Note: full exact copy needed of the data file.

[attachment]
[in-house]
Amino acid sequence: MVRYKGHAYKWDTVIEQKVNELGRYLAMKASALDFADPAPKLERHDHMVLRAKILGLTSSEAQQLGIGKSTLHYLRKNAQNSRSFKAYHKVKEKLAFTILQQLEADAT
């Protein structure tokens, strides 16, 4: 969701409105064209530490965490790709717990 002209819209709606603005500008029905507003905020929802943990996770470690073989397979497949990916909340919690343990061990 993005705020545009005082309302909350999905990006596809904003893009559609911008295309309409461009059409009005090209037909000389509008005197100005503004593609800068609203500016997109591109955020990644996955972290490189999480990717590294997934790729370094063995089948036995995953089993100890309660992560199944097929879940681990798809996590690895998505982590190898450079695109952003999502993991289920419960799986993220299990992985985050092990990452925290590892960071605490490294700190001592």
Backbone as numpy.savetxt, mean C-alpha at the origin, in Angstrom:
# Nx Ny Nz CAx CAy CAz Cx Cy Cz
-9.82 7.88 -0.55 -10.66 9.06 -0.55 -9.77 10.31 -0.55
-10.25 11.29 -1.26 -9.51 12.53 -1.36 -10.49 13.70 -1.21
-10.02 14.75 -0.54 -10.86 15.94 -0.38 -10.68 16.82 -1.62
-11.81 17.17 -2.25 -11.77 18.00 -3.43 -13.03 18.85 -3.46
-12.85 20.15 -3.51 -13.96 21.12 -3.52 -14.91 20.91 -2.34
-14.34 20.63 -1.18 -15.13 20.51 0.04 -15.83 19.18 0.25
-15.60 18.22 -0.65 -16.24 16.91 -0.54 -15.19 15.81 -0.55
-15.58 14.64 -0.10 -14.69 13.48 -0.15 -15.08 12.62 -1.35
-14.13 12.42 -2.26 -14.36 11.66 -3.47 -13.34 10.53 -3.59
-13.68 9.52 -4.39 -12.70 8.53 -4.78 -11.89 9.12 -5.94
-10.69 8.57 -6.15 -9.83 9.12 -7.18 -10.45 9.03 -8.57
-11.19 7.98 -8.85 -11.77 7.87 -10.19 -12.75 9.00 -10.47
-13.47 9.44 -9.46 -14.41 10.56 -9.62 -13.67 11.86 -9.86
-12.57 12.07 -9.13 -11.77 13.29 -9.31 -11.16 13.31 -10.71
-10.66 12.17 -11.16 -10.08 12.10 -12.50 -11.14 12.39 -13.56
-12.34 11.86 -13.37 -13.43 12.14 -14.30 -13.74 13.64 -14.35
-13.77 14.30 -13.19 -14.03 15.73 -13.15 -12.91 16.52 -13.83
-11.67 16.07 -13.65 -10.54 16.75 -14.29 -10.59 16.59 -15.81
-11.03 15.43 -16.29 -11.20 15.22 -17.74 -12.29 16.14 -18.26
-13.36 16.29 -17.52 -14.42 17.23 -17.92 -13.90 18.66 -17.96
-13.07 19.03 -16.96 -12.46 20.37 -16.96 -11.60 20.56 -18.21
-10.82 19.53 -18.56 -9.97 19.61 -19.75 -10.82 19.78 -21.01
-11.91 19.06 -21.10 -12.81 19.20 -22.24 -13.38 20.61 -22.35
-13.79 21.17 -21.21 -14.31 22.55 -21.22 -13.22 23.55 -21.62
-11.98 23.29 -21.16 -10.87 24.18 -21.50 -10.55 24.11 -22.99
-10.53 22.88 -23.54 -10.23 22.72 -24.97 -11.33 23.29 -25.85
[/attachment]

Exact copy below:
[in-house]
Amino acid sequence: MVRYKGHAYKWDTVIEQKVNELGRYLAMKASALDFADPAPKLERHDHMVLRAKILGLTSSEAQQLGIGKSTLHYLRKNAQNSRSFKAYHKVKEKLAFTILQQLEADAT
């Protein structure tokens, strides 16, 4: 969701409105064209530490965490790709717990 002209819209709606603005500008029905507003905020929802943990996770470690073989397979497949990916909340919690343990061990 993005705020545009005082309302909350999905990006596809904003893009559609911008295309309409461009059409009005090209037909000389509008005197100005503004593609800068609203500016997109591109955020990644996955972290490189999480990717590294997934790729370094063995089948036995995953089993100890309660992560199944097929879940681990798809996590690895998505982590190898450079695109952003999502993991289920419960799986993220299990992985985050092990990452925290590892960071605490490294700190001592």
Backbone as numpy.savetxt, mean C-alpha at the origin, in Angstrom:
# Nx Ny Nz CAx CAy CAz Cx Cy Cz
-9.82 7.88 -0.55 -10.66 9.06 -0.55 -9.77 10.31 -0.55
-10.25 11.29 -1.26 -9.51 12.53 -1.36 -10.49 13.70 -1.21
-10.02 14.75 -0.54 -10.86 15.94 -0.38 -10.68 16.82 -1.62
-11.81 17.17 -2.25 -11.77 18.00 -3.43 -13.03 18.85 -3.46
-12.85 20.15 -3.51 -13.96 21.12 -3.52 -14.91 20.91 -2.34
-14.34 20.63 -1.18 -15.13 20.51 0.04 -15.83 19.18 0.25
-15.60 18.22 -0.65 -16.24 16.91 -0.54 -15.19 15.81 -0.55
-15.58 14.64 -0.10 -14.69 13.48 -0.15 -15.08 12.62 -1.35
-14.13 12.42 -2.26 -14.36 11.66 -3.47 -13.34 10.53 -3.59
-13.68 9.52 -4.39 -12.70 8.53 -4.78 -11.89 9.12 -5.94
-10.69 8.57 -6.15 -9.83 9.12 -7.18 -10.45 9.03 -8.57
-11.19 7.98 -8.85 -11.77 7.87 -10.19 -12.75 9.00 -10.47
-13.47 9.44 -9.46 -14.41 10.56 -9.62 -13.67 11.86 -9.86
-12.57 12.07 -9.13 -11.77 13.29 -9.31 -11.16 13.31 -10.71
-10.66 12.17 -11.16 -10.08 12.10 -12.50 -11.14 12.39 -13.56
-12.34 11.86 -13.37 -13.43 12.14 -14.30 -13.74 13.64 -14.35
-13.77 14.30 -13.19 -14.03 15.73 -13.15 -12.91 16.52 -13.83
-11.67 16.07 -13.65 -10.54 16.75 -14.29 -10.59 16.59 -15.81
-11.03 15.43 -16.29 -11.20 15.22 -17.74 -12.29 16.14 -18.26
-13.36 16.29 -17.52 -14.42 17.23 -17.92 -13.90 18.66 -17.96
-13.07 19.03 -16.96 -12.46 20.37 -16.96 -11.60 20.56 -18.21
-10.82 19.53 -18.56 -9.97 19.61 -19.75 -10.82 19.78 -21.01
-11.91 19.06 -21.10 -12.81 19.20 -22.24 -13.38 20.61 -22.35
-13.79 21.17 -21.21 -14.31 22.55 -21.22 -13.22 23.55 -21.62
-11.98 23.29 -21.16 -10.87 24.18 -21.50 -10.55 24.11 -22.99
-10.53 22.88 -23.54 -10.23 22.72 -24.97 -11.33 23.29 -25.85